Gregg,
 
Where are the LC numbering coming from?  I do not seee that in the database. Do we have a master list so I can respond accordingly?  For now I am using "Issue 24".
 
Katie


-----Original Message-----
From: Gregg Vanderheiden
Sent: May 16, 2006 6:51 PM
To: w3c-wai-gl@w3.org
Subject: LC-506

LC-506

Jason White                 5/5/2006           

W2       2.1.1                

TE       

 

As proposed by Charles McCathieNevile in commenting on the November 2005 working draft, the term "textual interface" should be used instead of "keyboard interface". Some software interfaces do not accept keystroke input directly, but instead receive character input; they are not "keyboard interfaces" as defined in the glossary      

 

Proposed Change

"Substitute \""textual interface\"" for \""keyboard interface\"", and define \""textual interface\"" as an interface used by software to receive characters or keystroke input. Under this definition, keystroke input is included; thus compatibility with a keyboard interface would satisfy the success criterion, as would compatibility with any software mechanism capable of receiving character input, whether from a keyboard or any other kind of input device.

"          

Proposed Resolution from Team A

Not Accepted

 

Related to old issue  1836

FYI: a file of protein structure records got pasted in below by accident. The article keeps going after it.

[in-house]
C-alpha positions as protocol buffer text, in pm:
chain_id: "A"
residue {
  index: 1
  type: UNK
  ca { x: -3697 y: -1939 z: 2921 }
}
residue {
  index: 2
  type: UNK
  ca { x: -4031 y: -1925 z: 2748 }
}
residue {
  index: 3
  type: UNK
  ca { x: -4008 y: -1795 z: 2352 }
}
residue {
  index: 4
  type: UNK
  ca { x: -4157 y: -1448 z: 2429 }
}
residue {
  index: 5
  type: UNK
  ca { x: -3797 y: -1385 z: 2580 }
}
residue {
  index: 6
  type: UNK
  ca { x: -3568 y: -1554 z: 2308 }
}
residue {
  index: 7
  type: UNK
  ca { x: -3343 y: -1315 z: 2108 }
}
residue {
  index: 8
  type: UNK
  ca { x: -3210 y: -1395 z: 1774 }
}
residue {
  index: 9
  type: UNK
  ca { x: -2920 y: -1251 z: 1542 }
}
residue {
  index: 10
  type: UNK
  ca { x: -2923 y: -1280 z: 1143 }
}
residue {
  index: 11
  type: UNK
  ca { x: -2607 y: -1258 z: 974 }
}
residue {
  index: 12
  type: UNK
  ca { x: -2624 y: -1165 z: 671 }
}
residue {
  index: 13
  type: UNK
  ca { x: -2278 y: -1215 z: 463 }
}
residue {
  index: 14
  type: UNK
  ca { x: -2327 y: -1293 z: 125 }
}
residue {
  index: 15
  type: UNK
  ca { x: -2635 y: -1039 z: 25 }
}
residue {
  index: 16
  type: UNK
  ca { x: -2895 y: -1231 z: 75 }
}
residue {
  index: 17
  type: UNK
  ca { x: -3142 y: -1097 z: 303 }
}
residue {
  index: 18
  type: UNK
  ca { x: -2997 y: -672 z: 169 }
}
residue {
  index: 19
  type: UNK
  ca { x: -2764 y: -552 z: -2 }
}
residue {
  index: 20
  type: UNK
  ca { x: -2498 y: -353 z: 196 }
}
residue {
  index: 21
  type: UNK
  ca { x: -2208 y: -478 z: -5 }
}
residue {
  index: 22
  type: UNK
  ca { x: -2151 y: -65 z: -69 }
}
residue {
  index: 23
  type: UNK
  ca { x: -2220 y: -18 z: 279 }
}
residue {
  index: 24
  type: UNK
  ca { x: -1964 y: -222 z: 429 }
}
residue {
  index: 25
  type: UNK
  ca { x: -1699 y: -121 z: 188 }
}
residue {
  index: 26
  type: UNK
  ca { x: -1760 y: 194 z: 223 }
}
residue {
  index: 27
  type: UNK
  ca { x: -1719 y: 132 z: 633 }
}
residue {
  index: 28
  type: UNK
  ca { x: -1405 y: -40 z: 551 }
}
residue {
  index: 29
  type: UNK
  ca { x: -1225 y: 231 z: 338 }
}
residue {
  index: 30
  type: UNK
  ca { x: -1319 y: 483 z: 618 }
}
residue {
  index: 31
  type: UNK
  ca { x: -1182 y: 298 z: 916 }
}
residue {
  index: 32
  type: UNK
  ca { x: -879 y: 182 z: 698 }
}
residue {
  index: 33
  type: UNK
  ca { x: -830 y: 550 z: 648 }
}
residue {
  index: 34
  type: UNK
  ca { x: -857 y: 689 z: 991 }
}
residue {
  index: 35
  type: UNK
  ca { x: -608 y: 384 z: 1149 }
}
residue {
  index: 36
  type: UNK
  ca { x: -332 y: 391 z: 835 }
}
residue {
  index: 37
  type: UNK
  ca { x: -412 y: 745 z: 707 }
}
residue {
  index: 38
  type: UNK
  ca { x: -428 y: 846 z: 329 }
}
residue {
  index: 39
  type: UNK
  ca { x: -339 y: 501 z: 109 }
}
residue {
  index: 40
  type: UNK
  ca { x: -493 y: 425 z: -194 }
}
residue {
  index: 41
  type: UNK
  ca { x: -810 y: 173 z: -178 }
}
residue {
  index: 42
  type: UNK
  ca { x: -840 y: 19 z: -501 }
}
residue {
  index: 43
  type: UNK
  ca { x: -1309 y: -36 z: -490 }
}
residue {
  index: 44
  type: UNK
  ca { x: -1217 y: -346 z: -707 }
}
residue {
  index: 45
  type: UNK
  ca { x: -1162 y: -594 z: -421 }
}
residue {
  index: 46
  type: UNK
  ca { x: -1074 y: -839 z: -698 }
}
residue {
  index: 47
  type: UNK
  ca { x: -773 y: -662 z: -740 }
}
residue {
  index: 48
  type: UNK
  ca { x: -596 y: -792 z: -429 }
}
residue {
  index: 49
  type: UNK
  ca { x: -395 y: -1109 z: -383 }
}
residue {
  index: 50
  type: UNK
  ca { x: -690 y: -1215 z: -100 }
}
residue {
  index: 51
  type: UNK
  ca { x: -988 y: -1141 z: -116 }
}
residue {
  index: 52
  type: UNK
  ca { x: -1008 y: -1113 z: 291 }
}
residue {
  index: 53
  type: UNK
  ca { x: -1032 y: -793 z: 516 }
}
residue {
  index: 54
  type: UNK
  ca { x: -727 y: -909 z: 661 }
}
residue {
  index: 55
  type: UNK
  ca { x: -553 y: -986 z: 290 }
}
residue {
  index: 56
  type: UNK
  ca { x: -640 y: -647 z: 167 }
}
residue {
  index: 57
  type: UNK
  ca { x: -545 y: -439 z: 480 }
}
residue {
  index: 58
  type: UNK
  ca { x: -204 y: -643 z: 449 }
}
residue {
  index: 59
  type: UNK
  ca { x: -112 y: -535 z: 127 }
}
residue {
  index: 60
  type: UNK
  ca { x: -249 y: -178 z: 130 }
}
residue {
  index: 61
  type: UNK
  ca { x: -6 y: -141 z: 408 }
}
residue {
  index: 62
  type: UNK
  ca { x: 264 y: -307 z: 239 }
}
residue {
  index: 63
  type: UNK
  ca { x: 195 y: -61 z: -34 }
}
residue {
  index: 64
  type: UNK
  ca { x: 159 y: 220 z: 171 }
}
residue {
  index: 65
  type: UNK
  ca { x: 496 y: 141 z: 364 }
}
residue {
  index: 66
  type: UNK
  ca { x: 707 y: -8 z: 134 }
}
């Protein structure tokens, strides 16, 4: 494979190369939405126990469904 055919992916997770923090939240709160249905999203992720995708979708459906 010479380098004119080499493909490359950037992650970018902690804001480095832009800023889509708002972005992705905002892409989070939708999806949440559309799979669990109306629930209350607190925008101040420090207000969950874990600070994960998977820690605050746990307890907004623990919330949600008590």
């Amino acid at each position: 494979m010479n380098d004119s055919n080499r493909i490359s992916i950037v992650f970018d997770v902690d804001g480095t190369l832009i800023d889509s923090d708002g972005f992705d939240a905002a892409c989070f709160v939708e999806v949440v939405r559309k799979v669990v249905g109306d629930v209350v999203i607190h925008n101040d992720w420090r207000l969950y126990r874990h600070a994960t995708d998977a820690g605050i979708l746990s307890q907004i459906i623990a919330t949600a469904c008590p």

This was discussed on January 12 teleconference and it was decided then to keep the current phrasing. The rationale is as follows:

 
The term keyboard interface here is use to refer to the API that the user agent
uses to get its keystrokes from. The keystrokes include up and down arrows,
function keys, and other keystrokes that are not text. The reason we use the
phrase is to cover keyboard emulators (such as mouse or pen keyboards) and
devices that don't have native keyboards (pda's) but accept them as accessories
(via their keyboard interface). This language also matches a number of other
accessibility standards and is better for harmonization.
 
Note also that definition of Keyboard Interface now reads:

 

keyboard interface

interface used by software to obtain keystroke input

Note 1: Allows users to provide keystroke input to programs even if the native technology does not contain a keyboard.

Example: A touch screen PDA has a keyboard interface built into its operating system as well as a connector for external keyboards. Applications on the PDA can use the interface to obtain keyboard input either from an external keyboard or from other applications that provide simulated keyboard output, such as handwriting interpreters or speech to text applications with "keyboard emulation" functionality.

Note 2: Operation of the application (or parts of the application) through a keyboard operated mouse emulator, such as MouseKeys, does not qualify as operation through a keyboard interface because operation of the program is through its pointing device interface - not through its keyboard interface.

 

No change to document.